THE 300 young people from the diocese of England and Wales who set off for Lourdes on July 15 to attend the 42nd Eucharistic Congress have now returned to their deaneries and parishes, universities and schools.
They came to Lourdes either with certain expectations or, it Inuit be admitted, with no expectations at all. After all what is the purpose of a Eucharistic Congress in the 1980s? The Holy Father's absence centred our focus on this question. Where there were expectations these were largely to do with learning more and knowing more about the Eucharist through discussions and lectures; the place of understanding being the head more than the heart.
Such expectations gradually crumbled before the reality of life in the 'Camp des Jeunes'; 9,000 young people lived there in tents, some 700 in the English speaking village named Columba, for the first day in brilliant sunshine and then in such torrential ruin that guy ropes and goodwill were cousins strained.
In these difficult circumstances it was difficult to maintain the calm and detachment in which intellectual discussion may flourish. Moreover the struggle for survival takes time and survival here had to do with basics such as food, dryish clothing and cover so that with a further deluge the following day planning and communications fell apart.
Arguably and certainly for the majority of those who were there. that day the Eucharistic Congress really began. for the adverse conditions gave us a real experience of Eucharist.
To be more explicit. the young people at the 'Camp des Jeunes' began to share. Long French loaves were broken and distributed but also private rations of nuts, chocolate, fruit and biscuits.
The German contingent with their 20 handicapped delegates in wheelchairs will never know how their example served to mellow our bitterness. Such sharing of resources. example and the generosity of the adult delegates down in Lourdes itself brought us all to a closer understanding of community, and at a Eucharistic Congress. of Eucharistic community. For if there was sharing there was also deprivation. actual hunger and actual cold — not intended or willed, but there to be transformed by cheerful acceptance. The words we had heard at the opening Nlass about the relationship between sacrifice and the thanksgiving for any true Eucharist suddenly came alive.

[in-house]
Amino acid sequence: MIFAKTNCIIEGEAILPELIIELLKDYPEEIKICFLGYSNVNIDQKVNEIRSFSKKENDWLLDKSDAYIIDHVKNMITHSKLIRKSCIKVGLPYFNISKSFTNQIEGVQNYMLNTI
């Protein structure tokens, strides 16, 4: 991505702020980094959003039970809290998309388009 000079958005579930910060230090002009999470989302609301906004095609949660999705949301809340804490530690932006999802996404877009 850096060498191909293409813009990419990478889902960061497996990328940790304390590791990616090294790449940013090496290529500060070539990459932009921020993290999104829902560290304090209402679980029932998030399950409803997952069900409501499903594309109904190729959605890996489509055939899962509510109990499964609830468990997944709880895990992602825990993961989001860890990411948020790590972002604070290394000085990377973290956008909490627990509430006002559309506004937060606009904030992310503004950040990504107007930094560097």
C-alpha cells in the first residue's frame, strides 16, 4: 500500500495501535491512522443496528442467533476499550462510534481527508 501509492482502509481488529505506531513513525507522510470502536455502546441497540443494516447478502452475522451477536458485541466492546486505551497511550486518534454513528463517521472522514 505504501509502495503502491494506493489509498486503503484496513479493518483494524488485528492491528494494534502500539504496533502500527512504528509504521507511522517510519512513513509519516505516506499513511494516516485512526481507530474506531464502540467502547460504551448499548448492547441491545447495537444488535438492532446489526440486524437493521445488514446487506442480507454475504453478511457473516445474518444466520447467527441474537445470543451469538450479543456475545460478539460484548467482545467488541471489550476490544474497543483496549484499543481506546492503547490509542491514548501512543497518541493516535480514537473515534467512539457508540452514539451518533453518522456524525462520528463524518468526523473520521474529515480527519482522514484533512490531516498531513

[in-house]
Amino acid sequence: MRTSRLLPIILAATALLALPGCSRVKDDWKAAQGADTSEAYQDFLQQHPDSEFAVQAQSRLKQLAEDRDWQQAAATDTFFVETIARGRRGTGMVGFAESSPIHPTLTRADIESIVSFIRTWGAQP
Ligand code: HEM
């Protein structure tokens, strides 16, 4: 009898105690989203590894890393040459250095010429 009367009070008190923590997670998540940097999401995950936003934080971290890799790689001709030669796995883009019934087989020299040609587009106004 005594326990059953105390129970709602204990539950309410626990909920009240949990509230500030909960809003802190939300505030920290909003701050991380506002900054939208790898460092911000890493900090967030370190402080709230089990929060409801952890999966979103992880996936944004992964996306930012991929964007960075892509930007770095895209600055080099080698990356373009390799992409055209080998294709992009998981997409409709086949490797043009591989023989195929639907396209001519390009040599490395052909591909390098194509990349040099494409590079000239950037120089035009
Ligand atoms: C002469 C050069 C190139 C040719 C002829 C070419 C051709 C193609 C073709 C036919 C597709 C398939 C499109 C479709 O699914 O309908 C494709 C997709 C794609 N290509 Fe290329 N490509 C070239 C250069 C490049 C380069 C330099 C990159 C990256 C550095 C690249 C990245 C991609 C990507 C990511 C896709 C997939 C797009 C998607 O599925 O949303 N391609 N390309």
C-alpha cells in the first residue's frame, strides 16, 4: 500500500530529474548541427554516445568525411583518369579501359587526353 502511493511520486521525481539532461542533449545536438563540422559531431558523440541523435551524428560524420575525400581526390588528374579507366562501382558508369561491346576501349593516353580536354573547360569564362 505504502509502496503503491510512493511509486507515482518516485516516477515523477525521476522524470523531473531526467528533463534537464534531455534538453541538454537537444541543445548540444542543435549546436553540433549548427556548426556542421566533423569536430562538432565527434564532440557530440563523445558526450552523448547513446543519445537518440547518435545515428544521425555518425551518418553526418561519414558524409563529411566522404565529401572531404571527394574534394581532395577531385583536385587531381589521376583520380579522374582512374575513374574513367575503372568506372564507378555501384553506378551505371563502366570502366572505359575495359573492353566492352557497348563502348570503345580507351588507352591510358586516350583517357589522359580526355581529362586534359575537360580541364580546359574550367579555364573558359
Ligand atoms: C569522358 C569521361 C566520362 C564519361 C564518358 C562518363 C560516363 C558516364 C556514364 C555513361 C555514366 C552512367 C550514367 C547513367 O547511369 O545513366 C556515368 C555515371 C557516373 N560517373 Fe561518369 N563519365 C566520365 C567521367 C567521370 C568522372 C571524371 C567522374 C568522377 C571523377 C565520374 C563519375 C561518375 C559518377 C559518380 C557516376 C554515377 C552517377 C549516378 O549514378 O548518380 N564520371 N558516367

From sharing comes understanding and growth. This growth had to be growth in faith, and for the English speaking delegates the liturgies of subsequent days opened our eyes to the richness of God's gift. in the talents of those — especially from the African nations, who animated the large celebrations in the Anglophone tent. and in the seclusion of private prayer before the Blessed Sacrament in the all night vigil at St. Pius X Bailica.
Outside the thunder and lightning might wreak their full havoc but Christ spoke to our hearts. These experiences, the real miracle of Lourdes, may not make press headlines but they will endure and give a contemporary reading to the Church's purpose in holding Eucharistic congresses.
For the English youth delegates as well Camp Columba had one further lesson, to do with the universality of the Church and our common baptism — across every national barrier into the Eucharistic community.
In our village we had young people from Ireland, Scotland, Wales. Yugoslavia. Germany and France. From the young themselves there arose, with no adult prompting, a service of reconciliation between English and Irish of every allegiance. To exchange flags may only be a gesture but it is a rich one where accompanied by prayers imploring peace.
Our experience was of Jesus Christ as bread, as gift; and as broken not merely as victim, but broken for a purpose, his sacrifice transformed by thanksgiving to the Father. The new world may delay in coming, but in it, 9.000 renewed young people and the many 'moMs jeunes' as the French politely call them. the Church has cause for hope. and hope on a global scale at that.